By Todd W.
…after two decades in SOF, second to the accomplishments and successes of my units, teammates and subordinates, I pride myself with the level of fitness and the career durability I have sustained. Moreover, as an ODA member (14 yrs), Team Sergeant (2 yrs) and ODB/ AOB Sergeant Major (2yrs), I was fortunate to have leaders, peers and subordinates who humbled me daily and set the bar high. They trained hard, believed in their mission and demanded the best of themselves daily…
…I have shared my training experiences, methodologies, and practices (successes and epic fails) with many of my peers, subordinates, fitness professionals and leaders, not as a model of what “right/wrongs” looked like but as a fellow Soldier whom never wanted to just survive the “cut” or meet the standards and knew the value of sharing knowledge and lessons learned…
…I wanted to be the consummate quiet professional, the one that is marketed in the stanzas of our creeds and ethos, a soldier that our Nation deserved. None of this is earth-shattering information but it may be beneficial to those who will continue to train as a tactical athlete for years to come…
Thanks to my leadership, teammates and most of all my Mom and Dad!
Without a doubt, my endurance/stamina were a gift of genetics. I could never thank my parents enough. I capitalized on this “natural ability” for many years through scholastic sports, endurance racing, and some of the most rigorous schools and training evolutions the military has to offer.
But my levels of strength, work capacity, mental toughness, and durability were all earned from years of fitness training, application and experimentation. Fortunately, I have always had an innate desire to reach my full capacity, both mentally and physically so I enjoyed to suffer in a weird way. Notwithstanding, I was never the fastest, strongest nor most durable tactical athlete in the inventory, not even close. However, comparatively to myself, my overall fitness level over the last few years has not only increased but it is more balanced and mission focused than ever before. I blame this on the persistent mentorship, creative resourcing, and mission focused programs and support by my coaches, teammates and leadership.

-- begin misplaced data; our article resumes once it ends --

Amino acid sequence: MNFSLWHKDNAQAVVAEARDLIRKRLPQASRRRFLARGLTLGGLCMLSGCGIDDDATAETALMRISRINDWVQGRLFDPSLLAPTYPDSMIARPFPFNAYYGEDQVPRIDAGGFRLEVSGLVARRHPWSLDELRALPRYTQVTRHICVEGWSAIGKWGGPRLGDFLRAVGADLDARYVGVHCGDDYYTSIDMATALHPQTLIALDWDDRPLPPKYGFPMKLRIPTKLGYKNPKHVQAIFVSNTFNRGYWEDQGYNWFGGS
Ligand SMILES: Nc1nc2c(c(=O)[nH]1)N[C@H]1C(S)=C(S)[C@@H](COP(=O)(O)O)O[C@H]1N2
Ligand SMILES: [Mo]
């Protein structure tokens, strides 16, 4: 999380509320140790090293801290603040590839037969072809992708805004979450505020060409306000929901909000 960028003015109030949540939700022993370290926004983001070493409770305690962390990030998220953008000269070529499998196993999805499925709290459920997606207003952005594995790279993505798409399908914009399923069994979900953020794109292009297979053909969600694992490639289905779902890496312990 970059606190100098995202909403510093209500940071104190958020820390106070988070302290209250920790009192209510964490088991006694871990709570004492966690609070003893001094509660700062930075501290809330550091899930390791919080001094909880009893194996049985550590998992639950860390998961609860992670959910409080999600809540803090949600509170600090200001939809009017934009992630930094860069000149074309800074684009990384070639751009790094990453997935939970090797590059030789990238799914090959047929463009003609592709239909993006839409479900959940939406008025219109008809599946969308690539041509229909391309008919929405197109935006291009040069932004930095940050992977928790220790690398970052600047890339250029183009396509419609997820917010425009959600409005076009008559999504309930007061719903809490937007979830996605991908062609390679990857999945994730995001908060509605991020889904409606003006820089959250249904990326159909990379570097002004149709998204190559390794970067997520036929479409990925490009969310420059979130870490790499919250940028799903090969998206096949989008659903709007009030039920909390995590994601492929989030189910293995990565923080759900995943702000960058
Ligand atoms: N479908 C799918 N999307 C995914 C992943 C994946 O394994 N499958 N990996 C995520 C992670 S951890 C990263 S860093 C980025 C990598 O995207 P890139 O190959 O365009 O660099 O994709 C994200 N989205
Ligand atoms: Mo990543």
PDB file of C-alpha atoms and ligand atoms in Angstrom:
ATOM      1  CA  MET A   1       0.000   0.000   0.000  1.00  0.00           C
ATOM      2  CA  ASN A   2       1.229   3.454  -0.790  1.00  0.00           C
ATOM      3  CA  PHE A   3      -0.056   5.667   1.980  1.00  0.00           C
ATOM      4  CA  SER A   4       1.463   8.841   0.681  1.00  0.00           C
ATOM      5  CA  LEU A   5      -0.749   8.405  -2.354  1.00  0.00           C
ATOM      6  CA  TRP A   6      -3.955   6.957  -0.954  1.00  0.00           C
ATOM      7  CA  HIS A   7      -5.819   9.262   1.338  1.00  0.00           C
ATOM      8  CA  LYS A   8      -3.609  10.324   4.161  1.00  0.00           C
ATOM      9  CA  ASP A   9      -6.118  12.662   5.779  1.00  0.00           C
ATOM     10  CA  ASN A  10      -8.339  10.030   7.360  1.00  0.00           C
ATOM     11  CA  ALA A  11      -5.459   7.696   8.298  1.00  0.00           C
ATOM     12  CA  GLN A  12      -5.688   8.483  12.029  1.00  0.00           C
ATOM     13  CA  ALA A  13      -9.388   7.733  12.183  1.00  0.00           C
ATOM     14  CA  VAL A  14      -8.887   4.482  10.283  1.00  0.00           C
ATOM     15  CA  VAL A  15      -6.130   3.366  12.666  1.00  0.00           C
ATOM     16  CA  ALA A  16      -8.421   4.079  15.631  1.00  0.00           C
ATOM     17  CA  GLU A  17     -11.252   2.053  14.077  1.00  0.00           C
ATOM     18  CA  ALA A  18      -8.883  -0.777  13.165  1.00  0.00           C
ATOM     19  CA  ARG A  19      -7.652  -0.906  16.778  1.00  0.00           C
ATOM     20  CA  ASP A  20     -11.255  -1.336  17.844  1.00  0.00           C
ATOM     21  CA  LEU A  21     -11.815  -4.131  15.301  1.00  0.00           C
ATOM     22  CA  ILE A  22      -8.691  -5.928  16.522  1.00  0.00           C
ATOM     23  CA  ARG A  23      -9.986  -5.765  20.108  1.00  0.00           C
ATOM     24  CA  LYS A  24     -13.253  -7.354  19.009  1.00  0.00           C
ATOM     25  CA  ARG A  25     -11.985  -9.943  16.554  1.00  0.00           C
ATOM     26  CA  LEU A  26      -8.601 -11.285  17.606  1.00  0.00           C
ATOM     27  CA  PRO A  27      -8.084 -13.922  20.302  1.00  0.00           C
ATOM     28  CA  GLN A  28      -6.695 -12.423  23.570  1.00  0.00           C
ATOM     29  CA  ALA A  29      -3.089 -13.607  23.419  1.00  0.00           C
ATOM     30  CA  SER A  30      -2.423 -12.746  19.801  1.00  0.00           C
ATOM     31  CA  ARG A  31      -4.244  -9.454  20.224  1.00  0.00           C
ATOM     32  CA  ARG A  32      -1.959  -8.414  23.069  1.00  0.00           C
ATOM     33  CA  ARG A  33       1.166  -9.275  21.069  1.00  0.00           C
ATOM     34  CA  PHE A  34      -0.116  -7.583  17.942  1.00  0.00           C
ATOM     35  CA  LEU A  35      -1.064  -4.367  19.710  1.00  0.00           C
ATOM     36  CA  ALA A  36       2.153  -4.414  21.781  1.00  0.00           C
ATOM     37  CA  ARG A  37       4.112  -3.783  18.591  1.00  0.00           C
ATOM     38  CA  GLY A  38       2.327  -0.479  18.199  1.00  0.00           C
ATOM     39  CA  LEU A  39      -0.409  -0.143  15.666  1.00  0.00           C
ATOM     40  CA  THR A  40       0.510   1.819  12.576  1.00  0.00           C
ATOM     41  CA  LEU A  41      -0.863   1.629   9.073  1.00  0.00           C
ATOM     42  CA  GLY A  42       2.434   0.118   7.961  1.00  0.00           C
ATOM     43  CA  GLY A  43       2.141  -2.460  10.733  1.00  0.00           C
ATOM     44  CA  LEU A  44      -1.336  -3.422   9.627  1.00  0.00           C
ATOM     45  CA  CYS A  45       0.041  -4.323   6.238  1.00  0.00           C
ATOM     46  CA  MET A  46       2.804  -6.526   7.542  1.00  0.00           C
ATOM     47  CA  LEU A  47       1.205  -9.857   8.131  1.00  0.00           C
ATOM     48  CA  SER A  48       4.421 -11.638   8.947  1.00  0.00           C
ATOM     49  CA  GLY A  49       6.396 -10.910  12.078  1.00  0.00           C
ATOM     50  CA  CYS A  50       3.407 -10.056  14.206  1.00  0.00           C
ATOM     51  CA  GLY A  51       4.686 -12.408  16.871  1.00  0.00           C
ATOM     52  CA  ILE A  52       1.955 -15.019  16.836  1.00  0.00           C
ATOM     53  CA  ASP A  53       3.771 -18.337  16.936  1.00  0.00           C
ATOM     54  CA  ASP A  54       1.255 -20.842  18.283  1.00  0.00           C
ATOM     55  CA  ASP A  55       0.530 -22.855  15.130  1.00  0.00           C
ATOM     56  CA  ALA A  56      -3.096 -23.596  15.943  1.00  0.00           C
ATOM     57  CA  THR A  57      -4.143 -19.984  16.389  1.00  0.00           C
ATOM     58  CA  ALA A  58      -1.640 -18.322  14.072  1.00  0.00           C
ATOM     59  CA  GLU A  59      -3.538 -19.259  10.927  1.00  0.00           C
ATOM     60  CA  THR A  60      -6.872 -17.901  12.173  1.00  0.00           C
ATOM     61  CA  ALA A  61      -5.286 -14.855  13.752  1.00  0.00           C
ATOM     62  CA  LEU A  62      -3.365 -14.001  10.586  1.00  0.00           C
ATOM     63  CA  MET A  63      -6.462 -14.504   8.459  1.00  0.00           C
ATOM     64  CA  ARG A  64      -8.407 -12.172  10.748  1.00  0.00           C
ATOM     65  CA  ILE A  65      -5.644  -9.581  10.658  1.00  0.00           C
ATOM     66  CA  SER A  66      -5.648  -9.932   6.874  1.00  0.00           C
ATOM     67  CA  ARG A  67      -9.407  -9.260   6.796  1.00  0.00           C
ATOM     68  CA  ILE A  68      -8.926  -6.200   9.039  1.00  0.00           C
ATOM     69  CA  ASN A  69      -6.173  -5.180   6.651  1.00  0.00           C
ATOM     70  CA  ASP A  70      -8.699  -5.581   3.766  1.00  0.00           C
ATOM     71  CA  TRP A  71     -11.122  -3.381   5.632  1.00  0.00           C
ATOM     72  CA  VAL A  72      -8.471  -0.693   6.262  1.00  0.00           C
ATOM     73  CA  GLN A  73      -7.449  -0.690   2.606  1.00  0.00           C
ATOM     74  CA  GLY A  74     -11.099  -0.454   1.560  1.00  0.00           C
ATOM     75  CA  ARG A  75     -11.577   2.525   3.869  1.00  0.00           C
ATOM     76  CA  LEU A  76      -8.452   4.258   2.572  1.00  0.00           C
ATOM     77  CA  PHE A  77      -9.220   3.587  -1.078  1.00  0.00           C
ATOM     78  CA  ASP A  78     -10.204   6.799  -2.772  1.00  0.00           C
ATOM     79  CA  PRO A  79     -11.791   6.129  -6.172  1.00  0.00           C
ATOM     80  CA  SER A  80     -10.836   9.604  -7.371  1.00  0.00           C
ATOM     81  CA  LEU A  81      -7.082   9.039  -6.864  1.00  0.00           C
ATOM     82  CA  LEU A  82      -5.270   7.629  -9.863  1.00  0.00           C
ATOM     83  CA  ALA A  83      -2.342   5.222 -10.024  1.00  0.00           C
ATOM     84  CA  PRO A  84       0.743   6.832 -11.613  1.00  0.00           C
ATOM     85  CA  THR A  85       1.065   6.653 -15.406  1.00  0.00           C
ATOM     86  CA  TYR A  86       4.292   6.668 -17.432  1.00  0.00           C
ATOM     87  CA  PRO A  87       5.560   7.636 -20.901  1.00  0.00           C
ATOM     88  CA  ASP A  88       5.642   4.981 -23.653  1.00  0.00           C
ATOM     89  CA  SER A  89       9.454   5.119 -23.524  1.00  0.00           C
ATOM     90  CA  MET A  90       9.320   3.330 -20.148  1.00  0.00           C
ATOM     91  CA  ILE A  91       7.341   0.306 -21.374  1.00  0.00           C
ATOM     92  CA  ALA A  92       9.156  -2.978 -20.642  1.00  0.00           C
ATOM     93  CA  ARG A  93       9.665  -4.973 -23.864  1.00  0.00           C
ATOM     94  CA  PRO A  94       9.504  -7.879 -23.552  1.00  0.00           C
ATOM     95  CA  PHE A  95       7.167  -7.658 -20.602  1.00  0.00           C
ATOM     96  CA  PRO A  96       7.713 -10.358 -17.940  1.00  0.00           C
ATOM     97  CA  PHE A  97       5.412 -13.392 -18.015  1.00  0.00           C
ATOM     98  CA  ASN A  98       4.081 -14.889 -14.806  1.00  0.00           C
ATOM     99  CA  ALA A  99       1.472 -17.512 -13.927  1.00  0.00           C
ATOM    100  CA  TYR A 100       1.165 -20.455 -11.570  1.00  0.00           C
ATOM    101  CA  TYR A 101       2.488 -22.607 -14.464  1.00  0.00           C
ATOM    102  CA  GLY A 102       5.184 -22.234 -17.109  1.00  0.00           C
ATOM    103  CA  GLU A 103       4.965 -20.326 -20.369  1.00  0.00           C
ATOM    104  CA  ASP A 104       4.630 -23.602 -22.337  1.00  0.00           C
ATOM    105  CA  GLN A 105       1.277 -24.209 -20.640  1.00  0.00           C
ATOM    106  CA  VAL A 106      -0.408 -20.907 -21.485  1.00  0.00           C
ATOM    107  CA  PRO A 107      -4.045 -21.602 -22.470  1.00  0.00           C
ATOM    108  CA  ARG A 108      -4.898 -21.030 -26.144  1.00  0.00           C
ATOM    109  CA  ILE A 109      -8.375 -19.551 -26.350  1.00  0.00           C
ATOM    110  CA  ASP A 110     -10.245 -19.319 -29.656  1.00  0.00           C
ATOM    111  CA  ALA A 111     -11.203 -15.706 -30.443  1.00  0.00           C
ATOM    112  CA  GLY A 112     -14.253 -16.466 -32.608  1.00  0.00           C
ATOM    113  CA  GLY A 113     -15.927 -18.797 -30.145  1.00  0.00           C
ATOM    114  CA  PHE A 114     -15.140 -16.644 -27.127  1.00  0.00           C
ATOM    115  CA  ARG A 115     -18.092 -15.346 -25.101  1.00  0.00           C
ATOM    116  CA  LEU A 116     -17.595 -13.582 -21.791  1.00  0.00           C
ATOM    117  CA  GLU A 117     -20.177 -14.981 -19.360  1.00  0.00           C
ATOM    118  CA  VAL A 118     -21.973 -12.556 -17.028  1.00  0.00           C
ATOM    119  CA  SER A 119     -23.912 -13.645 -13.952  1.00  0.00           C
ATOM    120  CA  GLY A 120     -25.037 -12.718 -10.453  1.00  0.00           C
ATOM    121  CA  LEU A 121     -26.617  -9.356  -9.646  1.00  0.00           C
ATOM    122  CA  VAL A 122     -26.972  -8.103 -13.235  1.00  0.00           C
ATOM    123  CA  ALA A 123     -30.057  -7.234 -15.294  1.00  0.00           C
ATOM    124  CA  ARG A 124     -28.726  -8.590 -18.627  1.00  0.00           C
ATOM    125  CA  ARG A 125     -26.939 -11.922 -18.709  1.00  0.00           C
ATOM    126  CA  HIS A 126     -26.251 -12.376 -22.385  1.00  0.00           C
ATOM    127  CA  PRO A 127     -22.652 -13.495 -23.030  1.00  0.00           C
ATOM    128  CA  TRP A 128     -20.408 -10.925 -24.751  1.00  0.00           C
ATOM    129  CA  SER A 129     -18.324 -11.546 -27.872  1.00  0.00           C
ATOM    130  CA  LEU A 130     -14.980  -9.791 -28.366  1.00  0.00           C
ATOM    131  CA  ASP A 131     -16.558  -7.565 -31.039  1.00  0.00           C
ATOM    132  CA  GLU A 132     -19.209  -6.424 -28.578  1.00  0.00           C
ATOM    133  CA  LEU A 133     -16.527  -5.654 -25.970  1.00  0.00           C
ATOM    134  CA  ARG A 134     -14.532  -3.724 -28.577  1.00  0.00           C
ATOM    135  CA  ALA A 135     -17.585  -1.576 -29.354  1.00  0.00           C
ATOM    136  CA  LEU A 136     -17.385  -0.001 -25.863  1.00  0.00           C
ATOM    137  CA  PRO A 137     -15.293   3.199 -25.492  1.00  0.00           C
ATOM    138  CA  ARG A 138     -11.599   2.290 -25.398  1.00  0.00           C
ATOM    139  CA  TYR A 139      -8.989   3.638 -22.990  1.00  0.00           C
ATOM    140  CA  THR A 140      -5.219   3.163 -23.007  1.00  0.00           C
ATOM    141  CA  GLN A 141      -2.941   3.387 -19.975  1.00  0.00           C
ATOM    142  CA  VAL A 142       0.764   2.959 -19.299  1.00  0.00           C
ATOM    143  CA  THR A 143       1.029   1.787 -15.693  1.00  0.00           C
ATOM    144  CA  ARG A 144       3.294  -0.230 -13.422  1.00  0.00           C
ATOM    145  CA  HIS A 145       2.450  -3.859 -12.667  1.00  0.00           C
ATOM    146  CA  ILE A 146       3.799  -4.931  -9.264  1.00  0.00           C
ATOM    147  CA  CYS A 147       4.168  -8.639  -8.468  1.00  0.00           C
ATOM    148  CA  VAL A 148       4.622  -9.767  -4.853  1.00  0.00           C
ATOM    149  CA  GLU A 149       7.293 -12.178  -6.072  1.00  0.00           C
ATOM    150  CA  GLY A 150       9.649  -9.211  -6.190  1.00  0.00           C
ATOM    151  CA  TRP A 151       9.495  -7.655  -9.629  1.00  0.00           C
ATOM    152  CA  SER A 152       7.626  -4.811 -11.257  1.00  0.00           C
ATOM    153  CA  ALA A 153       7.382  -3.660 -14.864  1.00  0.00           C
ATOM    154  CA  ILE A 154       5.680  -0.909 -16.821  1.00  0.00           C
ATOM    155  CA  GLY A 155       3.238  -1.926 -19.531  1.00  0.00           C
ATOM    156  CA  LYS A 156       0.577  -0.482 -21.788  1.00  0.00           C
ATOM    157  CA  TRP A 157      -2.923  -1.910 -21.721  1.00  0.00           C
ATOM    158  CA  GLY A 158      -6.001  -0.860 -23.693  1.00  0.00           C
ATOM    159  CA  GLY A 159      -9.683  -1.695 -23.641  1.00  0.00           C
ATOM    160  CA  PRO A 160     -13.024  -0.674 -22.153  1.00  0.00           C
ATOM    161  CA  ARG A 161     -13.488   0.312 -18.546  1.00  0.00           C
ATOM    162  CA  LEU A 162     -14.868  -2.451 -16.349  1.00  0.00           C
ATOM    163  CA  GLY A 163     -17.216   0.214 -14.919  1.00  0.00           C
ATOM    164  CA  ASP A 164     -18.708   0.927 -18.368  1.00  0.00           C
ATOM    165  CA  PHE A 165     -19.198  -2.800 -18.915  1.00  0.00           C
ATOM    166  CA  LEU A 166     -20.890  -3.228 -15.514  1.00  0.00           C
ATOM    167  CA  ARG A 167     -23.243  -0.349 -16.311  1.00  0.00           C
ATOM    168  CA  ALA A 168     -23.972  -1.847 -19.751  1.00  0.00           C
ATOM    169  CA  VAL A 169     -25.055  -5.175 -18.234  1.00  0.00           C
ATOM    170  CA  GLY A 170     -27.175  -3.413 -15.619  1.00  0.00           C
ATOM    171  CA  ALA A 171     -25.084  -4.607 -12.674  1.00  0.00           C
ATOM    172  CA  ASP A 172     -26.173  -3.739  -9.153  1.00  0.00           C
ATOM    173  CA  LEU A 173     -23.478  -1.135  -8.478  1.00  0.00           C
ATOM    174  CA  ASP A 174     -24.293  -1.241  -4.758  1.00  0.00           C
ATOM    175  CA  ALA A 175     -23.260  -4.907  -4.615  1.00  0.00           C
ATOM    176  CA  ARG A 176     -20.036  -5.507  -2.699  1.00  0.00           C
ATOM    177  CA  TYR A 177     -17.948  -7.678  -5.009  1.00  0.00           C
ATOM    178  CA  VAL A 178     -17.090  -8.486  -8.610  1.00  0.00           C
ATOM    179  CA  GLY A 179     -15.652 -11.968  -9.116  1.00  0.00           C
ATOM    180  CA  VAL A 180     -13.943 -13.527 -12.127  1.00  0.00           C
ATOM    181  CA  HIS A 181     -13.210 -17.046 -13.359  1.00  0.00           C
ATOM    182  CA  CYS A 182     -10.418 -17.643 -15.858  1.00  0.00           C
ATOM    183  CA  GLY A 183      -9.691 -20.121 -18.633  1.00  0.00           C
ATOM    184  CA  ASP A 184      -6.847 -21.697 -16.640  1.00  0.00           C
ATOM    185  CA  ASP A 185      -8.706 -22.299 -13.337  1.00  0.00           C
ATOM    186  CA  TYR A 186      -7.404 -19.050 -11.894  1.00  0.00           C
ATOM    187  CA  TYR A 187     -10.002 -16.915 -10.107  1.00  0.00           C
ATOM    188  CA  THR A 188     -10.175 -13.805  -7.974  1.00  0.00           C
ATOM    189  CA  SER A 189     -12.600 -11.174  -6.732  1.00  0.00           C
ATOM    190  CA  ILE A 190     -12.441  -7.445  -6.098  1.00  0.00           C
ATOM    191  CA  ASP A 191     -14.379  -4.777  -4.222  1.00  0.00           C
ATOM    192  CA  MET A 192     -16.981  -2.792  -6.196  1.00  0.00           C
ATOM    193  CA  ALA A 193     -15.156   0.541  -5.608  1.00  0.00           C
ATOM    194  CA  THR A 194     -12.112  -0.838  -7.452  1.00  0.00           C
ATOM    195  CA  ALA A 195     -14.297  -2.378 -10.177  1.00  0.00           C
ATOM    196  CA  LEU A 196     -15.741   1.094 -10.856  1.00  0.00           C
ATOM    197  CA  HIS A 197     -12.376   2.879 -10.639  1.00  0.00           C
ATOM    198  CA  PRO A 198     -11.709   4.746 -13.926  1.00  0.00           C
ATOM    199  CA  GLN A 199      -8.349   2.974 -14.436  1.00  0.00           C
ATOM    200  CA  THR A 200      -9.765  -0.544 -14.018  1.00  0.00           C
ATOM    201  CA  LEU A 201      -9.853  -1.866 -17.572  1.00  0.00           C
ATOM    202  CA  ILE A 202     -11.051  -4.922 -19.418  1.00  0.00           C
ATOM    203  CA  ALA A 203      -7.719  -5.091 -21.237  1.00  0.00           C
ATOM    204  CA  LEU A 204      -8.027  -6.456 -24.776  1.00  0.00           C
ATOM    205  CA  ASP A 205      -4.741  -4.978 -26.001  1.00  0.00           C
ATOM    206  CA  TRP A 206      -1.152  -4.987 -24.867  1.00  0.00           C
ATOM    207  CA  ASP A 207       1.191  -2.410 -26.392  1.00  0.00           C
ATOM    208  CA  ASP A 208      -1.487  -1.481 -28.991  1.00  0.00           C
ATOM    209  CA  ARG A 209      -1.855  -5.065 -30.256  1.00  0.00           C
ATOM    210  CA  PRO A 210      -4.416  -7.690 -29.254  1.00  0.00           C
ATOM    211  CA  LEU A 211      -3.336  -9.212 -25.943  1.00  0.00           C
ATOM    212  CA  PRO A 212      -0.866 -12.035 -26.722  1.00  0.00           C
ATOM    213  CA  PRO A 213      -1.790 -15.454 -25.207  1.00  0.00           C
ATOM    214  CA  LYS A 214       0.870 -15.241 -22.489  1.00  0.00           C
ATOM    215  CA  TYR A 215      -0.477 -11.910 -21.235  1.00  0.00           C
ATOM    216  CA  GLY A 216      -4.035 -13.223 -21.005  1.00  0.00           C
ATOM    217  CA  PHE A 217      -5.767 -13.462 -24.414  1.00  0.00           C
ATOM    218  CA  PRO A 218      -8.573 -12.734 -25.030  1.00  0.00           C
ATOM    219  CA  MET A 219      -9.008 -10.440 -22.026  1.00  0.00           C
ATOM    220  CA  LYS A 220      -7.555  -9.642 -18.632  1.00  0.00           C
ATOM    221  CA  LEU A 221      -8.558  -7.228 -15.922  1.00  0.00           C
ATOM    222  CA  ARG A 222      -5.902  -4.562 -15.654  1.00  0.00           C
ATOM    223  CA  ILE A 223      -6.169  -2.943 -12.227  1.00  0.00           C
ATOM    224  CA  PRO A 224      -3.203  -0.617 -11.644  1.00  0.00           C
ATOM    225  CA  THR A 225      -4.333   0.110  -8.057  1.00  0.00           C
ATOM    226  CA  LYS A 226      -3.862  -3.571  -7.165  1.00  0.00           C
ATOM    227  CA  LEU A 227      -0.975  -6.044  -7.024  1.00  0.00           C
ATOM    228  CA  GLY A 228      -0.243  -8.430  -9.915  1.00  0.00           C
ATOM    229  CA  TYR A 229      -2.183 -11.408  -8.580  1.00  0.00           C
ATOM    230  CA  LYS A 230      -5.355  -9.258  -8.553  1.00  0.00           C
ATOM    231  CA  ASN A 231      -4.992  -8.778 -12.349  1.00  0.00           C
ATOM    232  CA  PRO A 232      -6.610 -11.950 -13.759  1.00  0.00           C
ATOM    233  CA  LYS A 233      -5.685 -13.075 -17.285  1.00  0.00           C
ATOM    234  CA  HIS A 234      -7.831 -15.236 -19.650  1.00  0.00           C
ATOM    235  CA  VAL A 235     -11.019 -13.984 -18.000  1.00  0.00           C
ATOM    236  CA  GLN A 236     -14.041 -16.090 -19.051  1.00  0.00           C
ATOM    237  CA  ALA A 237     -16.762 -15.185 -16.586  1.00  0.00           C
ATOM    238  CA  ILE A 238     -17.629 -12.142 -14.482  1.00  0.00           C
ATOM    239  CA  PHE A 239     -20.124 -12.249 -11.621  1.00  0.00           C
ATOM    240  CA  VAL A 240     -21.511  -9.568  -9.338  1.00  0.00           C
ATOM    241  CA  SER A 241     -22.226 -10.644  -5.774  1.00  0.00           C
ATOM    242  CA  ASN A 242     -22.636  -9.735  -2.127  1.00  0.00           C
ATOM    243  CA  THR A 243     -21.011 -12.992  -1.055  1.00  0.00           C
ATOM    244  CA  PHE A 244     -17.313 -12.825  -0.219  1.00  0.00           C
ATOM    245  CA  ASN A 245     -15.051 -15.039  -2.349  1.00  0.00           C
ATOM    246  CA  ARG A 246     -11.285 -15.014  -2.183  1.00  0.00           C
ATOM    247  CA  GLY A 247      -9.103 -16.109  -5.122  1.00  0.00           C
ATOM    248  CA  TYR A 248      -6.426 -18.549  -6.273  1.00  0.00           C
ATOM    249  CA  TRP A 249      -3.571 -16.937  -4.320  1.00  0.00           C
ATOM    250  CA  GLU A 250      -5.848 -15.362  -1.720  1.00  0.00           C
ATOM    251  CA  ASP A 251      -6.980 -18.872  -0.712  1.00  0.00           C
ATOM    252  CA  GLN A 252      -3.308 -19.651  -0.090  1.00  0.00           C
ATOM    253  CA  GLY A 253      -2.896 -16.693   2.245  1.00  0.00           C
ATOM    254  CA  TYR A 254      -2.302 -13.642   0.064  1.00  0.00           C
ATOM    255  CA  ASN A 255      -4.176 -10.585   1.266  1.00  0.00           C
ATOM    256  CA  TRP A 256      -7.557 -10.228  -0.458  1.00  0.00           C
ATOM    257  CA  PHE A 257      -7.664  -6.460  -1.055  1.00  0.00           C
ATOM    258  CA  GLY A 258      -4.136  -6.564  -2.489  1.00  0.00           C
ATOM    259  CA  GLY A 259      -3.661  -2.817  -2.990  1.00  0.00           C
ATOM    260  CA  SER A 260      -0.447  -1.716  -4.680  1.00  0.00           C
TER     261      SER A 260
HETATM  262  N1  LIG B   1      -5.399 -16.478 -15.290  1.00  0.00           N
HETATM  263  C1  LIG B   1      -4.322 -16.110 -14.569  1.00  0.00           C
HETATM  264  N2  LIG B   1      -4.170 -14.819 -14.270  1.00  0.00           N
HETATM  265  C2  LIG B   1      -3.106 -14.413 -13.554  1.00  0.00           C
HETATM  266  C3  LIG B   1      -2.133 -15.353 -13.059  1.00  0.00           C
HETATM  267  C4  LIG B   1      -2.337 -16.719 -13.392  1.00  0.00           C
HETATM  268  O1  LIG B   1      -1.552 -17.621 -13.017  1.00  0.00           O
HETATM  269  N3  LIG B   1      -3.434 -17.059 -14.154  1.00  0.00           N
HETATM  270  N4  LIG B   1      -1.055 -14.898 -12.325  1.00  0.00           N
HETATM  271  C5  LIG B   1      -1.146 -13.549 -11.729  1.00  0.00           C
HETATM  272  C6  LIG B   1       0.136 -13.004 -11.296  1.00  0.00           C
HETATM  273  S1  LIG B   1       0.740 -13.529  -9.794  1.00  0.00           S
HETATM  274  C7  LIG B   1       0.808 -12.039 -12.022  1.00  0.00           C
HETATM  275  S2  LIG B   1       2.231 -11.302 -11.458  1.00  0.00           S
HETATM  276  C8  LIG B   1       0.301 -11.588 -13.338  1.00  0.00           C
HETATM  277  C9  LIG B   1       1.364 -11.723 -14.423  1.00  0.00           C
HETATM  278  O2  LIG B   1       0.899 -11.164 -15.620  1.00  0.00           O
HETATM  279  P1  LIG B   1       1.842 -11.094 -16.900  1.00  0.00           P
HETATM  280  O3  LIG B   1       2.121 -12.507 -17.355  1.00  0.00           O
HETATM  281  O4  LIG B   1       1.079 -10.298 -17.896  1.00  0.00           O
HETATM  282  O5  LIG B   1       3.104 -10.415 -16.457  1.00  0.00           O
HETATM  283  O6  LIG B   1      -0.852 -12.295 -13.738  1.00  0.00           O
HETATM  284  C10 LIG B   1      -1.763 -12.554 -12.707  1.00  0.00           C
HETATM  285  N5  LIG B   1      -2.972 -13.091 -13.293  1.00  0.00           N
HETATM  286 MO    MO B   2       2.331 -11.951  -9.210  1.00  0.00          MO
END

The transference of athleticism from hobbies into tactical application.
Early in my career I was introduced to the sports of running, biathlons and triathlons by a classmate. I discovered that I was relatively pretty good at them and possibly with a little training, I could be fairly competitive in my age group. I began training and racing at all distances from the local 10Ks to the Boston Marathon, from Sprint triathlons and small adventure races up to the Ironman Triathlon. I loved the demand of the hard training, the commitment to the programs, the logistic and nutritional planning and the transference of the athleticism to my career.
In 2000, at the Ironman Triathlon, I was 6’2 and 178lbs, fast over distance, had a huge aerobic base but was relatively weak from a tactical athlete perspective. Looking back, I was a professional tactical athlete putting my hobby ahead of my teammates and our mission. I would perform well at all of the required evaluations, however when equipment weight was added, I would struggle more than I should have. Not long after 9/11, that concern became a daily reality as I would entered a new arena to be tested in the contact sport of combat and the terrain of Afghanistan.
Understanding and appreciating the requirements of tactical athlete.
After a couple of months in Afghanistan, I quickly began to question my fitness capabilities. I had the lungs and legs for the terrain but I did not have the strength and sheer work capacity for the payload that the mission required. Soldier loads often were over 100 lbs and would punish my body after a few hours of foot movements, especially in the mountains.
At the time, multimodal programs like Gym Jones and Crossfit had not surfaced, so I began to implement my own program mix while deployed. Simple formula: More strength, less endurance. There were 3-4 days of old school weight training with some of my “gym rat” teammates and a couple days of endurance/ stamina training. This was my first attempt at programming for myself. Epic failure but I learned a lot.
Uneducated and unappreciative of the world of strength training, I began sharing my notes with some of our gym rats. My intended outcomes were to improve my relative strength to a Soldier load in excess of 100 lbs, increased work capacity with heavier loads in mountainous terrain, sustain my current state of stamina and remain durable to stay in the fight.